… a variety of places, but long-term recurring revenue will come from services provided by the VAR.

CP: Are there examples of industries and verticals with profitable IoT opportunities?

NRC: Some partners have already successfully sold asset-tracking IoT opportunities in the health-care vertical to hospitals and health-care systems, tracking anything from gurneys to high-value machinery. Others have successfully sold fleet-management solutions tracking vehicles and people, which is a fairly mature IoT solution. We recently deployed a 3,500-site IoT opportunity by integrating a carrier-agnostic radio module with a single SIM solution into unmanned kiosks in a big-box retailer delivering curbside preventive care.

If you don’t have any experience in this expanding frontier, it’s easy to get started. As complex as IoT applications can be, more often than not they aren’t all-or-nothing scenarios.

SB: The No. 1 sector is asset tracking and it is the most mature and easiest to deploy for channel partners. Whether vehicles or containers or animals, the hardware, software, connectivity and management solutions are available for the VAR to buy and sell, and make money.

CP: What do you hope those attending your session can learn and put into practice?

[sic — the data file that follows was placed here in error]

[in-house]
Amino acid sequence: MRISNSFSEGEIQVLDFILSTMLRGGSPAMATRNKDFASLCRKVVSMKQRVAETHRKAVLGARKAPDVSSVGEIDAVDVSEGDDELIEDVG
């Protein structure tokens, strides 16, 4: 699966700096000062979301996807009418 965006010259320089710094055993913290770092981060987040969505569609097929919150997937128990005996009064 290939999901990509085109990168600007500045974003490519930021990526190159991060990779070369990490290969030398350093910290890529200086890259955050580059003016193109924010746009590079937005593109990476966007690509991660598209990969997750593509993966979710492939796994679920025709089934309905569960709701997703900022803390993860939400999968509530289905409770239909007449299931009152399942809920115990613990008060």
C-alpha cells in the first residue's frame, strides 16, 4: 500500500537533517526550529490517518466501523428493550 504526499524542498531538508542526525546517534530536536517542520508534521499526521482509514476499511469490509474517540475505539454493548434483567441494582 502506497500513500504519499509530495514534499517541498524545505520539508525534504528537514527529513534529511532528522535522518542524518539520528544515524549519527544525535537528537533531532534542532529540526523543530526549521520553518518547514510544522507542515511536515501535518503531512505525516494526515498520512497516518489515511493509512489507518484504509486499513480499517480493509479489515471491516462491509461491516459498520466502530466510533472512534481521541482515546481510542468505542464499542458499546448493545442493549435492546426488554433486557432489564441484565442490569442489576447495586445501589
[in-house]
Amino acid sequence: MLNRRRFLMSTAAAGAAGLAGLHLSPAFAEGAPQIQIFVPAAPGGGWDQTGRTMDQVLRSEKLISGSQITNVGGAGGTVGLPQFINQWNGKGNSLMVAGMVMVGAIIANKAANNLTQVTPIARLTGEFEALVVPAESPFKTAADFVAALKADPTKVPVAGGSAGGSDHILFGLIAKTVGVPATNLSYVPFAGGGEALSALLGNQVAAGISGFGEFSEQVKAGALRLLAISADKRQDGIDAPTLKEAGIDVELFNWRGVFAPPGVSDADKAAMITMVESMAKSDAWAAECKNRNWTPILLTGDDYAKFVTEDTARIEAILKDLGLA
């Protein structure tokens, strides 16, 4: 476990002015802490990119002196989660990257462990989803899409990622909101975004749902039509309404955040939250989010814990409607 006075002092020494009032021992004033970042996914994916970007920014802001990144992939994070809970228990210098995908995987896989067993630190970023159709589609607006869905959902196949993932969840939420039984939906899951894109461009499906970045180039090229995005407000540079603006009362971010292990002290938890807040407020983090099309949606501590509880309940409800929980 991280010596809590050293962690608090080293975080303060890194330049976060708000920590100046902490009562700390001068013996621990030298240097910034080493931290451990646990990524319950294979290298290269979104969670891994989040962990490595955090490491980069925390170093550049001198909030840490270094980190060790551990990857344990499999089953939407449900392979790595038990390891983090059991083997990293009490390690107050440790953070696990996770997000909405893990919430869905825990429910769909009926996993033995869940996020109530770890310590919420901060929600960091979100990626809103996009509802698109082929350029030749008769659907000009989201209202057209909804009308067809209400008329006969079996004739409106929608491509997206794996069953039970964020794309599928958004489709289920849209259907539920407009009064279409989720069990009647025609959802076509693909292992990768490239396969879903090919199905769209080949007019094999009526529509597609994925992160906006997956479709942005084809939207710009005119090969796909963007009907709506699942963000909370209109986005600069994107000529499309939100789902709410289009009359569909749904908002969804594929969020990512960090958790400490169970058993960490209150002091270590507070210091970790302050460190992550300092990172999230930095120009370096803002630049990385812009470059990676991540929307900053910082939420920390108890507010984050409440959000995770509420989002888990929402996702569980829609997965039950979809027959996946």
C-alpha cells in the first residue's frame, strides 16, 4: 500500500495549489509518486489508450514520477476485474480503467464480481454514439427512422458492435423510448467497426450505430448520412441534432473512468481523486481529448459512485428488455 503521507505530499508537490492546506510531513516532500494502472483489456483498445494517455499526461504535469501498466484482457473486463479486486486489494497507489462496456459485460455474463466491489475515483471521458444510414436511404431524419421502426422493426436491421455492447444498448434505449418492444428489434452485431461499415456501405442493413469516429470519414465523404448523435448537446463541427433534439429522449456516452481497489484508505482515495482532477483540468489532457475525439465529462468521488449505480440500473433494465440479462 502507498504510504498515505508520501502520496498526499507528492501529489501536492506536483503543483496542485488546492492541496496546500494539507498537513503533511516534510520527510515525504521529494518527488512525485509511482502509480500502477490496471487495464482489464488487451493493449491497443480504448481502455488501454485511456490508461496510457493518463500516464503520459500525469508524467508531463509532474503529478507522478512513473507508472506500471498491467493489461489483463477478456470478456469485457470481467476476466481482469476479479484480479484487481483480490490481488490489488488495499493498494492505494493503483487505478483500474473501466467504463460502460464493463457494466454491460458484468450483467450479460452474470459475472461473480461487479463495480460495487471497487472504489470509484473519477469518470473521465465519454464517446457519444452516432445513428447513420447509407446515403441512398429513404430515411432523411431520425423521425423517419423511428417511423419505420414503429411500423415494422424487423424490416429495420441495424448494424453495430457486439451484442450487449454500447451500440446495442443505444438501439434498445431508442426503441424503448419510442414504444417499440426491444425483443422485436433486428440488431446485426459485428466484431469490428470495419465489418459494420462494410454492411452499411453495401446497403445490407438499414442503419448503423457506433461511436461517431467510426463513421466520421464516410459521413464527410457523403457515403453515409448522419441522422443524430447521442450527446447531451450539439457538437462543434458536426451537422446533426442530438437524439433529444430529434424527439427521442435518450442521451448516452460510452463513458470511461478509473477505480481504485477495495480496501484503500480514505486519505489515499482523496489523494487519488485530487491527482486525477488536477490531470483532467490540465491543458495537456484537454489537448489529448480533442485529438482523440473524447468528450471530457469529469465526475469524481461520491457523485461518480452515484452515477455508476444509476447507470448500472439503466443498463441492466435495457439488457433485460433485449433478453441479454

NRC: Now is the time to challenge your customers in a positive way by offering unique perspectives that align with their economic and value drivers. In this session, we will teach the partner how to get started, how to prospect and how to navigate the space to bring in IoT experts, suppliers and are channel-friendly.

SB: We intend to provide them with what not to do as much as we can provide insights into what partners can do to be successful at making money by selling IoT to their customers.

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About the Author(s)

Edward Gately

Senior News Editor, Channel Futures

As news editor, Edward Gately covers cybersecurity, new channel programs and program changes, M&A and other IT channel trends. Prior to Informa, he spent 26 years as a newspaper journalist in Texas, Louisiana and Arizona.